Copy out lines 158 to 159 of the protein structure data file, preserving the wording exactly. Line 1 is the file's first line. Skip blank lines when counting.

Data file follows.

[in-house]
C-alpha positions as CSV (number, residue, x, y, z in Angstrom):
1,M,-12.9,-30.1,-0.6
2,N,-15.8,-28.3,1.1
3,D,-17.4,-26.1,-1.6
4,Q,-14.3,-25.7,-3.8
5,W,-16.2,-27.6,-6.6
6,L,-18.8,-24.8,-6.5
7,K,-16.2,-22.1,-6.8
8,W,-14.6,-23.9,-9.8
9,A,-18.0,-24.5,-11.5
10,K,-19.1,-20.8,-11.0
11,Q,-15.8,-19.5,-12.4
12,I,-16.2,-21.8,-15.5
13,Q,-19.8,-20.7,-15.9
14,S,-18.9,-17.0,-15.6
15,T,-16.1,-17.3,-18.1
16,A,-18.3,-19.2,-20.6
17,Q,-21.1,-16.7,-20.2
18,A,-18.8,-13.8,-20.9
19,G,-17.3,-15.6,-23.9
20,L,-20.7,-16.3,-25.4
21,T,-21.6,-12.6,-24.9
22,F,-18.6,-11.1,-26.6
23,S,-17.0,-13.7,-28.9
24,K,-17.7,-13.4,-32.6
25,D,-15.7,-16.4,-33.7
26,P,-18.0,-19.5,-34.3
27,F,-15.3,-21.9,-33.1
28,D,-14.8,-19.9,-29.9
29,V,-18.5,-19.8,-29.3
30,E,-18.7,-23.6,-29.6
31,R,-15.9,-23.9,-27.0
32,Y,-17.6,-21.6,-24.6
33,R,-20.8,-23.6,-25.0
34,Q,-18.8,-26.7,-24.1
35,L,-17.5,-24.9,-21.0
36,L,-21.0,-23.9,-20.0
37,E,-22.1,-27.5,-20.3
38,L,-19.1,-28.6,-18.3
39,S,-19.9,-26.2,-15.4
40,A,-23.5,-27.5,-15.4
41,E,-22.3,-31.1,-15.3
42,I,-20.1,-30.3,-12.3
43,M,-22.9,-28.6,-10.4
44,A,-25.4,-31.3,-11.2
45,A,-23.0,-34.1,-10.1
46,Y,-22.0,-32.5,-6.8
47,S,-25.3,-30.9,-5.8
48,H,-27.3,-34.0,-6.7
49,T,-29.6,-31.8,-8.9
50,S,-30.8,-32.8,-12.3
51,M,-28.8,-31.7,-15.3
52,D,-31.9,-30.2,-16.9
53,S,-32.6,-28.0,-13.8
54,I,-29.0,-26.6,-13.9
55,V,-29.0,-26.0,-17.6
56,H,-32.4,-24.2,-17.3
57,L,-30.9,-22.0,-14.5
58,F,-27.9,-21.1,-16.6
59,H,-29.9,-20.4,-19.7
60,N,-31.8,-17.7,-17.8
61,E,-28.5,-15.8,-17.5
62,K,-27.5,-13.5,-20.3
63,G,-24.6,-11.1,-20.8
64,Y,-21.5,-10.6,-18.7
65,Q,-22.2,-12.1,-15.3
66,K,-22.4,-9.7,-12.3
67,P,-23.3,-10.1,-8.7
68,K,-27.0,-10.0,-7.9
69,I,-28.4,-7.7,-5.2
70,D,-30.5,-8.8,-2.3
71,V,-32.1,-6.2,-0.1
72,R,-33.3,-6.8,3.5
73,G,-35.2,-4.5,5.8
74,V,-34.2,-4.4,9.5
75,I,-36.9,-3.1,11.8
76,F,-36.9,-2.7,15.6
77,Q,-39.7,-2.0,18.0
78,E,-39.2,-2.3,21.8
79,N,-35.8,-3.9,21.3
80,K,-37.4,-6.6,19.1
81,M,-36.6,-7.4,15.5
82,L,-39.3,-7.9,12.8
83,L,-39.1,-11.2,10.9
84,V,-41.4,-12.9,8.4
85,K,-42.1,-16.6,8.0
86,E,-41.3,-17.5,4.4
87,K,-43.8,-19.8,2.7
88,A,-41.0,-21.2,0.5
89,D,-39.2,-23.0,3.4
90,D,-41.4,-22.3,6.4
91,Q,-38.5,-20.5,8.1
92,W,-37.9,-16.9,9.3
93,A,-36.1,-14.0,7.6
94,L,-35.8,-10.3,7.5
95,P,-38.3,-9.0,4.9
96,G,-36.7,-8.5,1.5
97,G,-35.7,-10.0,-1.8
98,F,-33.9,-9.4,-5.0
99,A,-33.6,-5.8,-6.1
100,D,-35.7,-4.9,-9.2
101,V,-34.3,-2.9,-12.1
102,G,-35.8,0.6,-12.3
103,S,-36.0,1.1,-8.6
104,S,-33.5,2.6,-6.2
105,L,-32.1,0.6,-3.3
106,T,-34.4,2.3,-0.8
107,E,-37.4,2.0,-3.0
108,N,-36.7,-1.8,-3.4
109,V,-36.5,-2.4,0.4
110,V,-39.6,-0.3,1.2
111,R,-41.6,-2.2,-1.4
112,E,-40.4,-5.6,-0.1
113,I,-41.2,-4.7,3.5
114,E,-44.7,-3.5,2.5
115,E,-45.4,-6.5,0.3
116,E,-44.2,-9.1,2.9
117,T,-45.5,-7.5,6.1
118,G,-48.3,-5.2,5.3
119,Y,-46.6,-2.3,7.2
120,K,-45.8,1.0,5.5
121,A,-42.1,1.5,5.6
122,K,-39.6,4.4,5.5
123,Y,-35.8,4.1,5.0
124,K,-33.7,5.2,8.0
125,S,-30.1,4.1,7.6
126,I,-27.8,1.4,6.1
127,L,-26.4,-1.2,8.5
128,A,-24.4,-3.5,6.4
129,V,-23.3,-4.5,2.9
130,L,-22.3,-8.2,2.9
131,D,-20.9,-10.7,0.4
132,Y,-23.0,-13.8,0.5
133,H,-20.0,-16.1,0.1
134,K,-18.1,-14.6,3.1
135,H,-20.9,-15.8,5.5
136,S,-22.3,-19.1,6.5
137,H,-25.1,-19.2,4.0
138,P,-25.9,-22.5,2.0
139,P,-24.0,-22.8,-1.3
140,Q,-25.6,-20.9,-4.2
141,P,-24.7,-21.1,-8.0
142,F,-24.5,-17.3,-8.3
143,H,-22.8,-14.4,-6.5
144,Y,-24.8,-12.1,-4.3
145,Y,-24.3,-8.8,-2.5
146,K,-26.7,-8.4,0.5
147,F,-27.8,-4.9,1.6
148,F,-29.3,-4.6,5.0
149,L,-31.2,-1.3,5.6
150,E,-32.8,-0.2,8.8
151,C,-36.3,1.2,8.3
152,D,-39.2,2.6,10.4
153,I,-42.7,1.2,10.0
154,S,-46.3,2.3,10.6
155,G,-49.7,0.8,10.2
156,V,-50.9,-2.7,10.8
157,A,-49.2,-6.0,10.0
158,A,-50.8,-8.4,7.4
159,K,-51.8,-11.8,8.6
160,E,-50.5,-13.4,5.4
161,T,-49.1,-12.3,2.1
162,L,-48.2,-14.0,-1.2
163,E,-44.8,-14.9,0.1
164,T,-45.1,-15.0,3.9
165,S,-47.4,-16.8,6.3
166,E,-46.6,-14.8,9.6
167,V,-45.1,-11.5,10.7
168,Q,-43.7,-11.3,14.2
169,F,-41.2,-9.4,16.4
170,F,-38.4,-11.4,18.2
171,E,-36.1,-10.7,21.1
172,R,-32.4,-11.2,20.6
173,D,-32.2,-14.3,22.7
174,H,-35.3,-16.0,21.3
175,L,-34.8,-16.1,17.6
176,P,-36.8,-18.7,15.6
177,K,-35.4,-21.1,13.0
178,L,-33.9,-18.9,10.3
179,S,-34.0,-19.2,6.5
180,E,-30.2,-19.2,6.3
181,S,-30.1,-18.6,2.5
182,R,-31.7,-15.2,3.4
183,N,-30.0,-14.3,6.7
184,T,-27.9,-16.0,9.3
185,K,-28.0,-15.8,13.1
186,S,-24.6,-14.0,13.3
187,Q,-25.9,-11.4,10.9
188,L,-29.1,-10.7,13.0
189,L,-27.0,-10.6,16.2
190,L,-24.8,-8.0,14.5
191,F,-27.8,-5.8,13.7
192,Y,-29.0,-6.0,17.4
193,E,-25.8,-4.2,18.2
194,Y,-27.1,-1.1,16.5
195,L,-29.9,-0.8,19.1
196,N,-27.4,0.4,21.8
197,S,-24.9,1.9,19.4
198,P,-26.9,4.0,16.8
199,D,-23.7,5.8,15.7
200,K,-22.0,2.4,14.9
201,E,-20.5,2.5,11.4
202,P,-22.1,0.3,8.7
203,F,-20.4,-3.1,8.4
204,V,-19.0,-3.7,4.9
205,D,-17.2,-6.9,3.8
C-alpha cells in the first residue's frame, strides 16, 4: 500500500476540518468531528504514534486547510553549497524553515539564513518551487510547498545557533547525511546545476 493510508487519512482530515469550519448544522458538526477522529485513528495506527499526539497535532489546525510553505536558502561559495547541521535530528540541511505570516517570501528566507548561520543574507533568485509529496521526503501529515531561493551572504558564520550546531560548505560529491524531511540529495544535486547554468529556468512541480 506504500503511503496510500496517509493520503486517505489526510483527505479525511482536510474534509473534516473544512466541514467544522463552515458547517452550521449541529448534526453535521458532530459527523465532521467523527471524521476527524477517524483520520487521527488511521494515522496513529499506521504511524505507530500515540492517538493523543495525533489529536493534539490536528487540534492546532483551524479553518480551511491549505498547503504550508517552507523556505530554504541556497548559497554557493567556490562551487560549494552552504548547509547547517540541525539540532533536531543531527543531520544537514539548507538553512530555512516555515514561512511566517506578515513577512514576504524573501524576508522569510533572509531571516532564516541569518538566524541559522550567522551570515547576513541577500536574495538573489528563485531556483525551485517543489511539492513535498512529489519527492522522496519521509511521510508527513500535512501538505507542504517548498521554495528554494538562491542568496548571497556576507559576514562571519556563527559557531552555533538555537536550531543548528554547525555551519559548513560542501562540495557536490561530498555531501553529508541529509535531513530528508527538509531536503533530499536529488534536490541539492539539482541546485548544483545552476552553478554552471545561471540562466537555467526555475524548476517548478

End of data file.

156,V,-50.9,-2.7,10.8
157,A,-49.2,-6.0,10.0